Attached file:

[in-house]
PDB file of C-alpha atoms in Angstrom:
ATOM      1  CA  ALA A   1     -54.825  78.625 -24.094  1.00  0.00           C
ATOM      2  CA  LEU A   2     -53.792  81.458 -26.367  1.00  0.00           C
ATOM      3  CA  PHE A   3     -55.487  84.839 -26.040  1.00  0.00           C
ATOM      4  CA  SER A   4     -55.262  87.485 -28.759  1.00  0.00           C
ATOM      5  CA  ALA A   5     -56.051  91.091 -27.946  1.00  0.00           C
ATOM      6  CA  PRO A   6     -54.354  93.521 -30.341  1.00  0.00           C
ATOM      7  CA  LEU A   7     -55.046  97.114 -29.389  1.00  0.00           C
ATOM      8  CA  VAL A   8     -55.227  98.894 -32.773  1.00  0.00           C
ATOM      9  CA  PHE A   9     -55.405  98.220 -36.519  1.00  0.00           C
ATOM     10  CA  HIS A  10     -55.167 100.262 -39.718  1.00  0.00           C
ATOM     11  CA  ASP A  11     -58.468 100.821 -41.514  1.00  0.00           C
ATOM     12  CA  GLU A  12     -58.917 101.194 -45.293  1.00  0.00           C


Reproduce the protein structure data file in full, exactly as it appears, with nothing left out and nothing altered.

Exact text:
[in-house]
PDB file of C-alpha atoms in Angstrom:
ATOM      1  CA  ALA A   1     -54.825  78.625 -24.094  1.00  0.00           C
ATOM      2  CA  LEU A   2     -53.792  81.458 -26.367  1.00  0.00           C
ATOM      3  CA  PHE A   3     -55.487  84.839 -26.040  1.00  0.00           C
ATOM      4  CA  SER A   4     -55.262  87.485 -28.759  1.00  0.00           C
ATOM      5  CA  ALA A   5     -56.051  91.091 -27.946  1.00  0.00           C
ATOM      6  CA  PRO A   6     -54.354  93.521 -30.341  1.00  0.00           C
ATOM      7  CA  LEU A   7     -55.046  97.114 -29.389  1.00  0.00           C
ATOM      8  CA  VAL A   8     -55.227  98.894 -32.773  1.00  0.00           C
ATOM      9  CA  PHE A   9     -55.405  98.220 -36.519  1.00  0.00           C
ATOM     10  CA  HIS A  10     -55.167 100.262 -39.718  1.00  0.00           C
ATOM     11  CA  ASP A  11     -58.468 100.821 -41.514  1.00  0.00           C
ATOM     12  CA  GLU A  12     -58.917 101.194 -45.293  1.00  0.00           C